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Signs That Could Indicate Heart Disease/Information Share

https://www.msn.com/en-us/health/healthy-heart/six-unusual-signs-that-may-indicate-heart-disease/ar-AAveu74?ocid=spartandhp

1. Creased earlobes

One such external indicator is diagonal creases on the earlobes — known as Frank’s sign, named after Sanders Frank, an American doctor who first described the sign. Studies have shown that there is an association with the visible external crease on the earlobe and increased risk of atherosclerosis, a disease where plaque builds up inside your arteries.

Over 40 studies have demonstrated an association between this feature of the ear and an increased risk of atherosclerosis. It is not clear what the cause of the association is, but some have postulated that it is to do with a shared embryological origin. Most recently, it has been seen that these creases are also implicated in cerebrovascular disease — disease of the blood vessels in the brain.

2. Fatty bumps

Another external indicator of heart issues is yellow, fatty bumps — known clinically as “xanthomas” — that can appear on the elbows, knees, buttocks or eyelids. The bumps themselves are harmless, but they can be a sign of bigger problems.

close up of arcus senilis during ophthalmic examination. © ARZTSAMUI/Shutterstock close up of arcus senilis during ophthalmic examination.

Xanthomas are most commonly seen in people with a genetic disease called familial hypercholesterolemia. People with this condition have exceptionally high levels of low-density lipoprotein cholesterol — so-called “bad cholesterol”. The levels of this cholesterol are so high they become deposited in the skin. Unfortunately, these fatty deposits are also laid down in arteries that supply the heart.

The mechanism that causes these fatty deposits in tissues is understood and it holds an iconic place in medicine as it led to the development of one of the blockbuster group of drugs that reduce cholesterol: statins.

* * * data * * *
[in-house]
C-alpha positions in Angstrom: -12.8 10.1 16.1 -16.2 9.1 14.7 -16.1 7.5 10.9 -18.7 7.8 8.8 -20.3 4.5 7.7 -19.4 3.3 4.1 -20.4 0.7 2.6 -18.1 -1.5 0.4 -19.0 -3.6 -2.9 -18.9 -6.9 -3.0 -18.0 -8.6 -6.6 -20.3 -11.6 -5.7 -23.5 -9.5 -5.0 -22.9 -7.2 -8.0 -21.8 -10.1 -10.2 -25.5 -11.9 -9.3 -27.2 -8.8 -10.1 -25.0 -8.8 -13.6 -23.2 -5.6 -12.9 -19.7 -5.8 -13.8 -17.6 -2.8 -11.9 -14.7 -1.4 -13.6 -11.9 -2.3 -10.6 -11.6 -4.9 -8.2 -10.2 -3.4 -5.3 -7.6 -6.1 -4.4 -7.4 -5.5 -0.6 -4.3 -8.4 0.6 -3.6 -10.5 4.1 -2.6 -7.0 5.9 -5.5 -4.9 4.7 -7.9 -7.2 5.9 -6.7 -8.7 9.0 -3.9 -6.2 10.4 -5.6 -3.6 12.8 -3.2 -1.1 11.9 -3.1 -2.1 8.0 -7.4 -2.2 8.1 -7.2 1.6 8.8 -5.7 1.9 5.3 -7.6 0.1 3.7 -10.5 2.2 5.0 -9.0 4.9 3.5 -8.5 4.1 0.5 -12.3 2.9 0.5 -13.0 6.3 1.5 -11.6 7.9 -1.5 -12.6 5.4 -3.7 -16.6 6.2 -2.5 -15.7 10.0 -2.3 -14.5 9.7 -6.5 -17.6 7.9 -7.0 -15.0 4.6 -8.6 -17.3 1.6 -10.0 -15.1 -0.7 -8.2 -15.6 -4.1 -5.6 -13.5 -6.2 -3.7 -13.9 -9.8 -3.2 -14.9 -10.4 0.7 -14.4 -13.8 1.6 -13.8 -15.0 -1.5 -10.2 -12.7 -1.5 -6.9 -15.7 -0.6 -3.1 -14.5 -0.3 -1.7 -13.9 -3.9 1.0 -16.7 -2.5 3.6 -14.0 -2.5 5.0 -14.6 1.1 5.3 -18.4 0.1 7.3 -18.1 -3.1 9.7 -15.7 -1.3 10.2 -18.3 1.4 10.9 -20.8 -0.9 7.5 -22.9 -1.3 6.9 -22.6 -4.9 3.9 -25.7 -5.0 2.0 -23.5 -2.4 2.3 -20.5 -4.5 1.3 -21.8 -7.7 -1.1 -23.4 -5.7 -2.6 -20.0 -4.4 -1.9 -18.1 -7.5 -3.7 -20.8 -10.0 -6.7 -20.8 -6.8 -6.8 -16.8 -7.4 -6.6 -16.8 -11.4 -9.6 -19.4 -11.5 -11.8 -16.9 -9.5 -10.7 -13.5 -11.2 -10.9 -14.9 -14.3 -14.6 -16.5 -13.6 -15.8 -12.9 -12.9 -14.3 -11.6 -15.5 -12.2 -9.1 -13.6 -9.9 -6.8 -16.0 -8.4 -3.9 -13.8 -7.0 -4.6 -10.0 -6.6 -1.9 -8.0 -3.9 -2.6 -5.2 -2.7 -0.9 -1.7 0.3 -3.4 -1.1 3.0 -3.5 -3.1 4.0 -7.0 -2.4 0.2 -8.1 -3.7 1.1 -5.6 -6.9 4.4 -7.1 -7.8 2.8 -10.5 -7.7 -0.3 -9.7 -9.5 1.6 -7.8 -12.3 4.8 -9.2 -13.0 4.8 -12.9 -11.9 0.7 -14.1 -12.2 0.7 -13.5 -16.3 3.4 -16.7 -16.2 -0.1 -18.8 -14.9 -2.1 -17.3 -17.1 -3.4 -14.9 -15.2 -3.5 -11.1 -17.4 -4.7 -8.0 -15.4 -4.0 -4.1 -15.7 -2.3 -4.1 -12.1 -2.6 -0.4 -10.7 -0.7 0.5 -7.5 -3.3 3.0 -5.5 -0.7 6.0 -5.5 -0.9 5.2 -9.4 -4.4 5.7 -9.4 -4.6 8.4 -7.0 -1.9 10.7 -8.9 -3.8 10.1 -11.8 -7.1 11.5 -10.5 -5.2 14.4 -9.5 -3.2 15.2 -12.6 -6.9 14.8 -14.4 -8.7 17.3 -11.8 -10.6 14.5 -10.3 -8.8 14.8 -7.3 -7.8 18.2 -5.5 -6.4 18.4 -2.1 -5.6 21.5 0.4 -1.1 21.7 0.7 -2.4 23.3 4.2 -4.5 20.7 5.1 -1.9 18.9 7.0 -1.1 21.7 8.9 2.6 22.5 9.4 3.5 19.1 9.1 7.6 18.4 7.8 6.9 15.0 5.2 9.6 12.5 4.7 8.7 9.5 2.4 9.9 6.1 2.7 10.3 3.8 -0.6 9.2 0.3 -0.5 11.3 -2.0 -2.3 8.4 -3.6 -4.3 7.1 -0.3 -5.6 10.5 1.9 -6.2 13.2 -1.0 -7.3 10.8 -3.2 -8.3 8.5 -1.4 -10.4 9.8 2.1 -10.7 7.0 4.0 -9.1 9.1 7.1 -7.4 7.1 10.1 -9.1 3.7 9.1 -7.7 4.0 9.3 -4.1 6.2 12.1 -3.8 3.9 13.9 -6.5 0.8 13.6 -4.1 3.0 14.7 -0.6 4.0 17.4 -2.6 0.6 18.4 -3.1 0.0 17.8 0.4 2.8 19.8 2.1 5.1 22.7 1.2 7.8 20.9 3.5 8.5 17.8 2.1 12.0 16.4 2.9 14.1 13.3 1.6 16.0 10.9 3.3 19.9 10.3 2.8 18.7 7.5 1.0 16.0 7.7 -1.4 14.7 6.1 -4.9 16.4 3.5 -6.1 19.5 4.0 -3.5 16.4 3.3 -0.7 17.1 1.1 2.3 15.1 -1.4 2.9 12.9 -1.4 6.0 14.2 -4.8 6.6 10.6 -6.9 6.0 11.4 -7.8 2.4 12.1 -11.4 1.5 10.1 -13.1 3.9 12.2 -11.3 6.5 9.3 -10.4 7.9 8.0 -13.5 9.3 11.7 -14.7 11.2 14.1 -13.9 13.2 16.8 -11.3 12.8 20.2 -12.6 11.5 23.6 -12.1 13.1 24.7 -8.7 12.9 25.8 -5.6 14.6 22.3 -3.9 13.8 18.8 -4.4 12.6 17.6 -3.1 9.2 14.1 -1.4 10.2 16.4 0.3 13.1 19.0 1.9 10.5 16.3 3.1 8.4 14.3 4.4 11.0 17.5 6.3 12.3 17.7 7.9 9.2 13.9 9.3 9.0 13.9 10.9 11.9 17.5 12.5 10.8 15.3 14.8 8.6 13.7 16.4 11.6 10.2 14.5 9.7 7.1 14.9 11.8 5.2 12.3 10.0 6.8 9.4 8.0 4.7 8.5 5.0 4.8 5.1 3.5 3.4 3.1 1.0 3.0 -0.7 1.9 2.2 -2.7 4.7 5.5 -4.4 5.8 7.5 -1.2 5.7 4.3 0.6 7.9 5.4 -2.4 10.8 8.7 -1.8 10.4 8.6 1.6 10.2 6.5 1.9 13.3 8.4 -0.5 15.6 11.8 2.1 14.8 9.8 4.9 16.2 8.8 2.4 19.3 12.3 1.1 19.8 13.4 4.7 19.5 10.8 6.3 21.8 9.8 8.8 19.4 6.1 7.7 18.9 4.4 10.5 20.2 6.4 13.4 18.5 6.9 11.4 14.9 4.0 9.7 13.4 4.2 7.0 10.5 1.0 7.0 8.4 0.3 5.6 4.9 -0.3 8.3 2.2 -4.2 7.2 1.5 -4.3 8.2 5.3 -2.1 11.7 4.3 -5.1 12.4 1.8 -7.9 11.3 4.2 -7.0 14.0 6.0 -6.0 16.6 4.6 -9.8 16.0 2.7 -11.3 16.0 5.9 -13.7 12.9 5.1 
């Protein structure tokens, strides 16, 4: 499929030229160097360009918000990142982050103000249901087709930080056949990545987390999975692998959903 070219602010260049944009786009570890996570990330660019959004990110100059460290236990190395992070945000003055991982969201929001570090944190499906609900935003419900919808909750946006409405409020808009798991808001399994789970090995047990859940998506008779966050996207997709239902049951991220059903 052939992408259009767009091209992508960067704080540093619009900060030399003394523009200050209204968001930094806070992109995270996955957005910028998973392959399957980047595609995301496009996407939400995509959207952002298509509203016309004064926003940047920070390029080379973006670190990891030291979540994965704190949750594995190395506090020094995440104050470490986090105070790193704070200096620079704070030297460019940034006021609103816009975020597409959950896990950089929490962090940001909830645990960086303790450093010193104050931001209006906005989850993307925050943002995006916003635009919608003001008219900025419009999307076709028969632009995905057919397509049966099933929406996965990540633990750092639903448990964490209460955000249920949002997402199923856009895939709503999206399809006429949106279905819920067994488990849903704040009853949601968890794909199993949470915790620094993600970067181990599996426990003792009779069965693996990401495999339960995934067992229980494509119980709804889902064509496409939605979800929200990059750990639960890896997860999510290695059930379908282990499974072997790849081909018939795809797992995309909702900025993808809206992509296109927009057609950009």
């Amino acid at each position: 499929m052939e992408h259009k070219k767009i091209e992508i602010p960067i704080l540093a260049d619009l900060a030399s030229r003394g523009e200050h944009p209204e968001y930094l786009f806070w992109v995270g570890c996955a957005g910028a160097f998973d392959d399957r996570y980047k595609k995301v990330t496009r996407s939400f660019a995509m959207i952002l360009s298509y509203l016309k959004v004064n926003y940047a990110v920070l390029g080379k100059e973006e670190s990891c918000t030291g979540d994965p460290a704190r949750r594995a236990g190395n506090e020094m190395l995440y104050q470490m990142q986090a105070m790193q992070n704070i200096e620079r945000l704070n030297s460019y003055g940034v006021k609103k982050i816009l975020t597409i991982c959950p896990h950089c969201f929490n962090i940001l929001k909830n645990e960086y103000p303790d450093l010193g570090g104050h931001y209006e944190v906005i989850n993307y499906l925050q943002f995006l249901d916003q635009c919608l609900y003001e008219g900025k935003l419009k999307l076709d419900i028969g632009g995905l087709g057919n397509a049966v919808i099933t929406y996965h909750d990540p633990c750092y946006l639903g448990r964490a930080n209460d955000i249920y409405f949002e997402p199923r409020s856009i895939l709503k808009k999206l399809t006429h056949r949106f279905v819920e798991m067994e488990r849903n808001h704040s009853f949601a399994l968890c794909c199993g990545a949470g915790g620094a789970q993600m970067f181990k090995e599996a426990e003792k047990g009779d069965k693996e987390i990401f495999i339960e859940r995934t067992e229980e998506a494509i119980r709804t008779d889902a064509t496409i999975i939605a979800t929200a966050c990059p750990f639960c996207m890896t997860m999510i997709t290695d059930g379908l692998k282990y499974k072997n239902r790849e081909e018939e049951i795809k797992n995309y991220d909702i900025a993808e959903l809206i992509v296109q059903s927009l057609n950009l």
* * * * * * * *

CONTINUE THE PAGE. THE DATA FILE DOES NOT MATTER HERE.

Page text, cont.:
3. Clubbed fingernails

A phenomenon known as digital clubbing may also be a sign that all is not well with your heart. This is where the fingernails change shape, becoming thicker and wider, due to more tissue being produced. The change is usually painless and happens on both hands.

The reason this change indicates heart issues is because oxygenated blood is not reaching the fingers properly and so the cells produce a “factor” that promotes growth to try and rectify the issue.

Clubbing of the fingers is the oldest known medical symptom. It was first described by Hippocrates in the fifth-century BC. This is why clubbed fingers are sometimes known as Hippocratic fingers.

4. Halo around the iris

Fat deposits may also be seen in the eye, as a grey ring around the outside of the iris, the coloured part of the eye. This so-called “arcus senilis”, starts at the top and bottom of the iris before progressing to form a complete ring. It doesn’t interfere with vision.

About 45% of people over the age of 40 have this fatty halo around their iris, rising to about 70% of people over the age of 60. The presence of this fatty ring has been shown to be associated with some of the risk factors for coronary heart disease.

5. Rotten gums and loose teeth

The state of your oral health can also be a good predictor of the state of your cardiovascular health. The mouth is full of bacteria, both good and bad. The “bad” bacteria can enter the bloodstream from the mouth and cause inflammation in the blood vessels, which can lead to cardiovascular disease.

Studies have shown that tooth loss and inflamed gums (periodontitis) are markers of heart disease.

6. Blue lips

Another health indicator from the mouth is the colour of your lips. The lips are usually red, but they can take on a bluish colour (cyanosis) in people with heart problems, due to the failure of the cardiovascular system to deliver oxygenated blood to tissues.